Rethinking the WAN: Zero Trust network access can play a bigger role

The WAN as initially conceived was about one simple job: the WAN was the network that “connects my sites to each other.” That is, the network connecting users in corporate sites to corporate IT resources in other corporate sites or perhaps colocation facilities. It was all inside-to-inside traffic.

Over the past decade so much has changed that, just before COVID-19 work-from-home mandates took hold, only about 37% of a typical WAN’s traffic was still inside-to-inside, according to Nemertes’ “Next Generation Networks Research Study 2020-2021”. The rest touched the outside world, either originating there as with remote work against data-center systems or terminating there as with SaaS use from a company site or both as with VPNing into the network only to head back out to a SaaS app.

In light of this, it is worth rethinking what we mean by WAN.  The core concept of “the network I run that connects my sites to each other” puts network teams in the wrong frame of mind from the start. Thinking of the WAN instead as “the network I control that interconnects users and services that are not in the same place” shifts attention away from a physical infrastructure—the network—and toward a logical one—network services—and away from company locations to users, wherever they are.

The pandemic inspired many frantic efforts to ramp up access for workers not on-site. These efforts ranged from straightforward scale-up of existing VPNs, to rapid adoption of cloud-based Zero Trust network access (ZTNA) or enterprise-managed software-defined perimeter (SDP), to deployment of SOHO appliances or even per-laptop software agents to extend software-defined WANs (SD-WAN) into home offices.

Some SDP and ZTNA adopters Nemertes has interviewed, having weathered the pandemic and shifted attention back to issues of WAN maintenance and often-stalled SD-WAN deployments, realized something important: ZTNA/SDP isn’t just for work-from-home support. SDP and some ZTNA solutions can protect access to company resources from any location.

Of course, providing secure access to remote resources is one of the core reasons for a WAN to exist in the first place. If legacy dedicated WAN connectivity can be handed off to an SDP or ZTNA client on a laptop, using the internet to connect, what other functions of the WAN are left to justify its existence? Reliability/performance and optimizations are the two most important.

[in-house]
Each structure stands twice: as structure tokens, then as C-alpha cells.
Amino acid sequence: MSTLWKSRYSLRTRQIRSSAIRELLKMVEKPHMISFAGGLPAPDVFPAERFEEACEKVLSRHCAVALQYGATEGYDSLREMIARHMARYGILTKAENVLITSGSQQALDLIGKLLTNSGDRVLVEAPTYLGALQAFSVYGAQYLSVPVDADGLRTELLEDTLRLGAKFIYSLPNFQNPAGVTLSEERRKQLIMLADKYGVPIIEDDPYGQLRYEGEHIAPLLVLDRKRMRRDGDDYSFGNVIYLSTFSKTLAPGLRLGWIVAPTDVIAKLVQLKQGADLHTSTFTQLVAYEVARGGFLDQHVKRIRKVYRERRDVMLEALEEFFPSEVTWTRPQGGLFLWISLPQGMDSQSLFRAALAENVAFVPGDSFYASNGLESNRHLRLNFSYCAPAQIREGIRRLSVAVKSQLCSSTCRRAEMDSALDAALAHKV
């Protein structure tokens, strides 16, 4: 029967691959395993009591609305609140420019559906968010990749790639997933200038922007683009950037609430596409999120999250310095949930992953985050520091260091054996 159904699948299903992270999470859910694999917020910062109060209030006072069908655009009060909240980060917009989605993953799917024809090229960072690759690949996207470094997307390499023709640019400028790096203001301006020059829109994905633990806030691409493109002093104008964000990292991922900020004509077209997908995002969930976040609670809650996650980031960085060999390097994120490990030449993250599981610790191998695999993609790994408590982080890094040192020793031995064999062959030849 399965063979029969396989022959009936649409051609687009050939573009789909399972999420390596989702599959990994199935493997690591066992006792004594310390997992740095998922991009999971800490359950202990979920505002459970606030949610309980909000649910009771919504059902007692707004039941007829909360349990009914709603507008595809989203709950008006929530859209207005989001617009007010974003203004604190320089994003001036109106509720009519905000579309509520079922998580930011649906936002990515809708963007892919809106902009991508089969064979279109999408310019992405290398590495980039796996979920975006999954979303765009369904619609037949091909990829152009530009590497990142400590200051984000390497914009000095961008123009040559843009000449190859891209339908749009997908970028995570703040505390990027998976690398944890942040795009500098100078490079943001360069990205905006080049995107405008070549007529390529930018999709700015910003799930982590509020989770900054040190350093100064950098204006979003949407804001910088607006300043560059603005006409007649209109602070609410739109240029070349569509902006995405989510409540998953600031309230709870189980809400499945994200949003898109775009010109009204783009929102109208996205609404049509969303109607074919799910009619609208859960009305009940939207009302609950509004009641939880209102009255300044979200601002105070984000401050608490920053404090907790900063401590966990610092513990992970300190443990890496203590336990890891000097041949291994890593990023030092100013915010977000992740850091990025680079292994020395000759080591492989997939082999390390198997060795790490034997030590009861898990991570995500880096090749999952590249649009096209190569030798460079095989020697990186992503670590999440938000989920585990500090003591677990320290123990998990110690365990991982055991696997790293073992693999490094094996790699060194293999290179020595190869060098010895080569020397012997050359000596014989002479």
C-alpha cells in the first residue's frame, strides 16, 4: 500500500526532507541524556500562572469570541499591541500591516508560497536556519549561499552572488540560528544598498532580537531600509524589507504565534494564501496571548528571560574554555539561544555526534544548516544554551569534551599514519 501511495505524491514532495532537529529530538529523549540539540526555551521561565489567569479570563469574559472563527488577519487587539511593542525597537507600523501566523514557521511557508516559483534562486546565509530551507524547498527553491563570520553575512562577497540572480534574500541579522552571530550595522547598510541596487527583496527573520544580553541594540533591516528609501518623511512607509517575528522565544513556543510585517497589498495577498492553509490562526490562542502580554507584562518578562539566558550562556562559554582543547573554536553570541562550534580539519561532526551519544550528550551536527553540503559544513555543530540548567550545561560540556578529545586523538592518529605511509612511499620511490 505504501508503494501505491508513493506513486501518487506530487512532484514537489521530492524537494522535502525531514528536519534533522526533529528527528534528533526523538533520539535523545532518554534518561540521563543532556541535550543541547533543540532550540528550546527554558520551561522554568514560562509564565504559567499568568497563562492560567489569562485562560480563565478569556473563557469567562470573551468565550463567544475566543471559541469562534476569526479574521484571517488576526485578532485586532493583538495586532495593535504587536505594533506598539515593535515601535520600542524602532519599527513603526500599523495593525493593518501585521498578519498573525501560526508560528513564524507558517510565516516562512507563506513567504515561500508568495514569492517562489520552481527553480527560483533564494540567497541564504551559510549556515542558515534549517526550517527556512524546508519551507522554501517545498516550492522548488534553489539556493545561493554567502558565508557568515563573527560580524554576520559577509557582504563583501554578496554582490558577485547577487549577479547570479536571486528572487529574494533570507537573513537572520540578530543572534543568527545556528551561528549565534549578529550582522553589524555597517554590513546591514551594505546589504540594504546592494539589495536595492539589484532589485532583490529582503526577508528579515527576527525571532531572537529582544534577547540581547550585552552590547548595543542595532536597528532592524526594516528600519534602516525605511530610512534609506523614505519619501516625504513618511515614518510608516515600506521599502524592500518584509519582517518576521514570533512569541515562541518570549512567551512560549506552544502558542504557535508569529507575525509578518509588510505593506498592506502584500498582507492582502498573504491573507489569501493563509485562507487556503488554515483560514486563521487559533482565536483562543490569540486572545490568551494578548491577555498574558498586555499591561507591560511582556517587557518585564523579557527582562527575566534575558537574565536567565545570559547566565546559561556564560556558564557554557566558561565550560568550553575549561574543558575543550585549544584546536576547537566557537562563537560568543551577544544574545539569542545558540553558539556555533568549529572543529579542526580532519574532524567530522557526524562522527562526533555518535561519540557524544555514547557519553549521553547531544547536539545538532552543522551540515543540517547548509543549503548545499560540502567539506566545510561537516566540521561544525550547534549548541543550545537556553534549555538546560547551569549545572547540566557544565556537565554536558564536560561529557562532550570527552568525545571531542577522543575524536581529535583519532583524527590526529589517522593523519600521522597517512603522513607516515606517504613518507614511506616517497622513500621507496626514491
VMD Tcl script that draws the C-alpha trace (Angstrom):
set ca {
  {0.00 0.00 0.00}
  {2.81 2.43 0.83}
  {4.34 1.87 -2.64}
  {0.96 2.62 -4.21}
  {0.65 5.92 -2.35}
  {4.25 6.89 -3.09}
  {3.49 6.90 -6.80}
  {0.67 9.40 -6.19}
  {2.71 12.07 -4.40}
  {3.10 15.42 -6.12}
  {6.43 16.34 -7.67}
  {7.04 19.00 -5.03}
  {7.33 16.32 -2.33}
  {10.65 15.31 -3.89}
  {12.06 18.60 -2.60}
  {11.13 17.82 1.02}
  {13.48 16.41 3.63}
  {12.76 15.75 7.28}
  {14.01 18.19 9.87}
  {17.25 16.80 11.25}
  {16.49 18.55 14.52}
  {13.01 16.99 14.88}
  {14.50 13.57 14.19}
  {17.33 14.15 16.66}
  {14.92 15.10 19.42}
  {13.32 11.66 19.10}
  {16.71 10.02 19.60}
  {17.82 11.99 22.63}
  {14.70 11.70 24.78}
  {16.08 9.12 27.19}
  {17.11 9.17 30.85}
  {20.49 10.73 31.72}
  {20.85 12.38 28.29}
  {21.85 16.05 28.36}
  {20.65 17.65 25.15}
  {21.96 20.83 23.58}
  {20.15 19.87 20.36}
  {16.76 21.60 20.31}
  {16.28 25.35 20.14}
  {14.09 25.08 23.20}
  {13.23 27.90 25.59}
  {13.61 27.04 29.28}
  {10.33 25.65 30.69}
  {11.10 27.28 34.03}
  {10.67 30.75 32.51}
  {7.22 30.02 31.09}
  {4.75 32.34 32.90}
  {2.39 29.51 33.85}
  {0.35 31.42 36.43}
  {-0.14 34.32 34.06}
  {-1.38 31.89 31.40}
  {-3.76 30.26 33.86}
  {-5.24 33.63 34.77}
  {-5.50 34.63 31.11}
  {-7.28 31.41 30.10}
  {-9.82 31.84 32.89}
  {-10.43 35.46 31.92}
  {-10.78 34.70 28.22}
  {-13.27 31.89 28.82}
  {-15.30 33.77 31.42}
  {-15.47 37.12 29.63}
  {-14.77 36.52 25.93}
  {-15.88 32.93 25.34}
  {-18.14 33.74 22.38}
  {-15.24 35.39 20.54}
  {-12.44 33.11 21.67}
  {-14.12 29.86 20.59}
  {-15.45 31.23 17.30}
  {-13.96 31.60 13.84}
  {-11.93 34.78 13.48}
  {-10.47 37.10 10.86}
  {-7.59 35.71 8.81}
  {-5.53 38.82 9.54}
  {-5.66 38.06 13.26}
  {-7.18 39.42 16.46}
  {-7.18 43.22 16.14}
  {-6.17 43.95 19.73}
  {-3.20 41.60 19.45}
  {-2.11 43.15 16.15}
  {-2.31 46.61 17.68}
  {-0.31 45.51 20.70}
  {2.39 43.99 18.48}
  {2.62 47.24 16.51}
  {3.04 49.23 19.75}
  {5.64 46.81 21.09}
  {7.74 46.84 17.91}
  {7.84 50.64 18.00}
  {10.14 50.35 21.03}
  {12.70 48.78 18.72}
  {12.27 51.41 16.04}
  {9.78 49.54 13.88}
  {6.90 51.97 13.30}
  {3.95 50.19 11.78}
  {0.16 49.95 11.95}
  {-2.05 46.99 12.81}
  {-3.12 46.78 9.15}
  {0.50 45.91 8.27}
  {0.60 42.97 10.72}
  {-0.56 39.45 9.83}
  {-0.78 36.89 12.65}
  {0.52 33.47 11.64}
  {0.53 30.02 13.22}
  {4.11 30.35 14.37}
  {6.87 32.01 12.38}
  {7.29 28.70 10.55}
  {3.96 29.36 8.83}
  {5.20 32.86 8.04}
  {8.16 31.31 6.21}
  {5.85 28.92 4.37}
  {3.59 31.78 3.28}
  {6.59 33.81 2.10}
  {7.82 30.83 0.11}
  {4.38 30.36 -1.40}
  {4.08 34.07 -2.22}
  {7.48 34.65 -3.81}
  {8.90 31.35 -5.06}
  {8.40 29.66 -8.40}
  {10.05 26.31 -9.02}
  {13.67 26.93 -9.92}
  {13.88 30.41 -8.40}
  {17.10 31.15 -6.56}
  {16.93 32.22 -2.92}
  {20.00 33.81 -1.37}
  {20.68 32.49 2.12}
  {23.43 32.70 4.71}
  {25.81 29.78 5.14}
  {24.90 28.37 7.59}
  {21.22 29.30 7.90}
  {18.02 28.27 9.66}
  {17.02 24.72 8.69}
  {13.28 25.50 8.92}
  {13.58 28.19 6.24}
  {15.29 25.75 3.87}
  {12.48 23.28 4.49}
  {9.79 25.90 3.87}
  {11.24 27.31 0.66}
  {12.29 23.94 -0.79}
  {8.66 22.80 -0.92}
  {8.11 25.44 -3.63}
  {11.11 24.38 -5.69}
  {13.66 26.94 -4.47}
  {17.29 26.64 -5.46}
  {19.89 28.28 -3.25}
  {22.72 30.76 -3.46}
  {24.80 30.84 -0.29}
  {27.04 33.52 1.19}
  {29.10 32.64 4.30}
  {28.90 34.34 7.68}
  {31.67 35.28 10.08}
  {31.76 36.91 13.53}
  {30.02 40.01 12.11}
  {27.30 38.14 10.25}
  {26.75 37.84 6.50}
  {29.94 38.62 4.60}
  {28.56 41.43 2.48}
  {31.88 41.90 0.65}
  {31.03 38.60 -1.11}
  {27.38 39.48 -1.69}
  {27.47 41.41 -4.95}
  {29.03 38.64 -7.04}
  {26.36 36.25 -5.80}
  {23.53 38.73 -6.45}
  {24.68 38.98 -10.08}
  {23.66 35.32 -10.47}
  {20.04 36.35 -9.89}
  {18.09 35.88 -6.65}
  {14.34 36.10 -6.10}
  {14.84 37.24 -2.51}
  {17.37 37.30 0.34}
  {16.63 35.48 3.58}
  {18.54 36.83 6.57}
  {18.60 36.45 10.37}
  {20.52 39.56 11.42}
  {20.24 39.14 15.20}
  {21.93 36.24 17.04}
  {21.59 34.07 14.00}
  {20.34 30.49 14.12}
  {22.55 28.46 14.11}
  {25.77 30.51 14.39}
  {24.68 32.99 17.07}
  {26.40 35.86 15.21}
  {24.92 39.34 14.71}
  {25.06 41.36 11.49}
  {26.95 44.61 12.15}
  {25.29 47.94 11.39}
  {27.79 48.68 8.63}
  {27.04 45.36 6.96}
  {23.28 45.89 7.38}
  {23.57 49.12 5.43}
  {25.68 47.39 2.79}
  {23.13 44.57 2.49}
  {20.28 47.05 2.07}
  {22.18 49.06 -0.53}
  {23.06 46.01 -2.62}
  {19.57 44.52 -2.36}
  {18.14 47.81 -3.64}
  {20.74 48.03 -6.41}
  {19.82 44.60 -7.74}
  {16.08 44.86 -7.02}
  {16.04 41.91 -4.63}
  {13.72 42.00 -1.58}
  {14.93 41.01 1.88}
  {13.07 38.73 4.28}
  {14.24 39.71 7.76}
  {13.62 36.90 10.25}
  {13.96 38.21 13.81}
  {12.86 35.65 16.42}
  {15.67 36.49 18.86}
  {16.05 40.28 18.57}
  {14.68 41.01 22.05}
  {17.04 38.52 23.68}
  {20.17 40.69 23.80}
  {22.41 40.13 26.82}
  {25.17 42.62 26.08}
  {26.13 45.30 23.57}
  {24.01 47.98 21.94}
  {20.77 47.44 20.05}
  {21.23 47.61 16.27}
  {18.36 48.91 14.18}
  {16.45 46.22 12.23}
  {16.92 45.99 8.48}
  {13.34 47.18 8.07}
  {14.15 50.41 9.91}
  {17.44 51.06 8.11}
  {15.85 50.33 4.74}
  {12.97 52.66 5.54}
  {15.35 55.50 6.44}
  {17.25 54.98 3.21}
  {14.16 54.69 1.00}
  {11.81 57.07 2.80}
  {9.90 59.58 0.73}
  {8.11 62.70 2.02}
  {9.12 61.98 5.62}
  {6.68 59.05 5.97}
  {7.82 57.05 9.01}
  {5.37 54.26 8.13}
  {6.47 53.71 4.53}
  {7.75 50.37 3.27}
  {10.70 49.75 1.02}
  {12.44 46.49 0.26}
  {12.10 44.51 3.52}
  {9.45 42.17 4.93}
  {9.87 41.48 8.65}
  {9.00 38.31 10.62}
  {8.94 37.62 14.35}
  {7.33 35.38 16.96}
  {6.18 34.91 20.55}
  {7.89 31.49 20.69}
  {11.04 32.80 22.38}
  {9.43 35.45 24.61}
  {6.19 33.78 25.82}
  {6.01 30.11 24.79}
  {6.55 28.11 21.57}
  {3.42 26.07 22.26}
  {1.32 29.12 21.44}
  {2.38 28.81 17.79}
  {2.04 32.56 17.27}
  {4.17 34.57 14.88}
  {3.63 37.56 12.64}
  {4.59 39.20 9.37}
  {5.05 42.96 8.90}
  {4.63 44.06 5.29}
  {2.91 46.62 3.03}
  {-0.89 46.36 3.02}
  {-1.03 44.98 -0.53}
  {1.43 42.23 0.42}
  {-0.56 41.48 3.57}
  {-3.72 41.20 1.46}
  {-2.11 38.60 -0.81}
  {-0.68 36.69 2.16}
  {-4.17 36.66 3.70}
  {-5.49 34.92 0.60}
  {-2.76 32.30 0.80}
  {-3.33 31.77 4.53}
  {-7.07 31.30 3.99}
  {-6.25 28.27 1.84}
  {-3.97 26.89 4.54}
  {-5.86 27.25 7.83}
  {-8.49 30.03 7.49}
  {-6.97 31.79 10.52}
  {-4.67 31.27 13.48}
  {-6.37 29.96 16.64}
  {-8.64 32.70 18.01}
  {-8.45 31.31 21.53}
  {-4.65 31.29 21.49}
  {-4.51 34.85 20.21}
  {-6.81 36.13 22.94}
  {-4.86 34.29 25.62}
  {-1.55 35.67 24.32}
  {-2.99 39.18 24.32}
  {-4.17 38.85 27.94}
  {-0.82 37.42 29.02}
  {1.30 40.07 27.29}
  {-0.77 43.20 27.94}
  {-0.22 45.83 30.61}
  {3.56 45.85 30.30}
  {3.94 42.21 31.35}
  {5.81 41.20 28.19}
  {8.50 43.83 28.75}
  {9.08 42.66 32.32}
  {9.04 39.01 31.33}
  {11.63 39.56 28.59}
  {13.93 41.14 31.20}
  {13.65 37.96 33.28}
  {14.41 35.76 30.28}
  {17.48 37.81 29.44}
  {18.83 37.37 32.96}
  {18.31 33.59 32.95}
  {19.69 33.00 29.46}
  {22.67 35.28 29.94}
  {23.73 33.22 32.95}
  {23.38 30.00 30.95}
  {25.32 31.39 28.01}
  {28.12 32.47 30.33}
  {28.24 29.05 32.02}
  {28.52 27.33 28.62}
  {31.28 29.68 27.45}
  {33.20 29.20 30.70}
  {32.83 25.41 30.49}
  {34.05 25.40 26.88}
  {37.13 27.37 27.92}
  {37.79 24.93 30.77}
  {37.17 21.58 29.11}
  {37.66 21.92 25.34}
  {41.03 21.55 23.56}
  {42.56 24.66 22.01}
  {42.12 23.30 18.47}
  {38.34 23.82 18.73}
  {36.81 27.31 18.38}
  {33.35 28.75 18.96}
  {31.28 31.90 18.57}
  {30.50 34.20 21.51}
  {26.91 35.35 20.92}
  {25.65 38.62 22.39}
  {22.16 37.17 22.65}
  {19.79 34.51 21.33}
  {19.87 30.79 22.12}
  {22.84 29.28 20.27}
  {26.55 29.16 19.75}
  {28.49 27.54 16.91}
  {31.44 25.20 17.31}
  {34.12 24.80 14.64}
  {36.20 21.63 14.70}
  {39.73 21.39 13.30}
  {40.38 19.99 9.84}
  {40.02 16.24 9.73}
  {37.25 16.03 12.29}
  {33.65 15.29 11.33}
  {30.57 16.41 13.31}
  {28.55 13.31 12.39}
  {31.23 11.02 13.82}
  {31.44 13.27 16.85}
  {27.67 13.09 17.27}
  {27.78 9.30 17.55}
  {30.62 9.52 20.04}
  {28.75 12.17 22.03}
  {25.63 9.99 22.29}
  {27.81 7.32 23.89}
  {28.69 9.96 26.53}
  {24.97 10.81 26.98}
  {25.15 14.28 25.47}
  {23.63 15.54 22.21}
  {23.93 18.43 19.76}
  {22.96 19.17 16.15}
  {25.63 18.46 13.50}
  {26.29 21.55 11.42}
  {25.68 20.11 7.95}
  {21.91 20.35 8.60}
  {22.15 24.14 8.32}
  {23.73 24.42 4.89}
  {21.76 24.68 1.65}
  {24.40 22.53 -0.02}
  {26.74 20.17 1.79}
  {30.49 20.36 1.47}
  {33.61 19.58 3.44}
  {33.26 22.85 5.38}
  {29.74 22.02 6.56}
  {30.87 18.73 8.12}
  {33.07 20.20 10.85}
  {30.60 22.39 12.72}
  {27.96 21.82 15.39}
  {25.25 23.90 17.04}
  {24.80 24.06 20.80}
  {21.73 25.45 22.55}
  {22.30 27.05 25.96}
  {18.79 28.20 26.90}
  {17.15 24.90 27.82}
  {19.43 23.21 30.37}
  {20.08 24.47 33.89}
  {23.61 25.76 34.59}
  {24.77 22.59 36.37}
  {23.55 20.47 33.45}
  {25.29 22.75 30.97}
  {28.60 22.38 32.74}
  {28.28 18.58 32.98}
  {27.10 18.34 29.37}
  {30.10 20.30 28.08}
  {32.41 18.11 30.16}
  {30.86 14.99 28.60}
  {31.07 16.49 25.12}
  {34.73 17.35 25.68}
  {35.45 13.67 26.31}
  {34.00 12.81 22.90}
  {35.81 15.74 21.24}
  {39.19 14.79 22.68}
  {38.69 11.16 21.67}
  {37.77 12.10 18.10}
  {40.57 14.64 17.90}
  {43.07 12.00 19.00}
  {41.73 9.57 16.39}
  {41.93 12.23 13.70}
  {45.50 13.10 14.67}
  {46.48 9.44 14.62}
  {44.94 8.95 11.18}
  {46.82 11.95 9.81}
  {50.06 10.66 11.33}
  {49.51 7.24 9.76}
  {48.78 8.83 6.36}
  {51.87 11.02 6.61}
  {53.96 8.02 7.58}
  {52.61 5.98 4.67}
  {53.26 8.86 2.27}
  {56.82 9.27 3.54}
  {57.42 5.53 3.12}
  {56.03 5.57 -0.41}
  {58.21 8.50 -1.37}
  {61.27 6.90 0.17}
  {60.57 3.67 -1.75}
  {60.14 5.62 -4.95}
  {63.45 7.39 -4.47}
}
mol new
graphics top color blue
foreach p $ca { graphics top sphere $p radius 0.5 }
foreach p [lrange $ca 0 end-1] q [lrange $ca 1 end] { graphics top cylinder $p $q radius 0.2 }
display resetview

Performance and reliability: While even a symmetrical business-class internet link can’t match all the performance guarantees of an MPLS service, such links are providing steadily more reliable services over time. And, they still tend to cost far less than MPLS links of similar capacity, so more bandwidth can be acquired.

Optimizations: These range from legacy WAN acceleration to current SD-WAN optimization and prioritization schemes. However, many of the applications needing the most acceleration for wide-area use have evolved, and their current protocols are far less chatty and so, far less susceptible to performance issues across long distances. And when there are not a lot of folks sharing a connection, there’s less call for prioritization.

Thinking through these factors and looking at their networks, these ZTNA/SDP users asked themselves: For all these small sites we have, do we even need private connectivity anymore? And they found their way to the answer: No. They have proceeded to stop SD-WAN deployments to these sites, and to cease using MPLS at them, instead committing to larger and sometimes more internet pipes.

Now, they rely on their SDP or ZTNA solution for those working from work in these small company offices as opposed to working from home. They are finding the reliability not much changed; performance as good or better because so much is about access to cloud services and the major providers have highly optimized access edges of their own; user satisfaction up thanks to one experience, any location; and costs down significantly.

Of course, this isn’t a solution for every site at every company, and the larger the site the more likely it is that simple, shared internet access is not going to be enough. The impact of internet performance issues might be too high, the contention for capacity too intense, to get by without SD-WAN-style redundancies and optimizations.

However, companies with a number of small locations have a new option: Secure access over bare internet without scaling up legacy VPN infrastructure or deploying new SD-WAN infrastructure.

The take-away is that these options for access, management, coupled with all the changes in context—the shift to cloud resources, the shift to work-from-anywhere—mean that IT needs to reconsider what the WAN is, what it is for, and how best to meet those needs sustainably.

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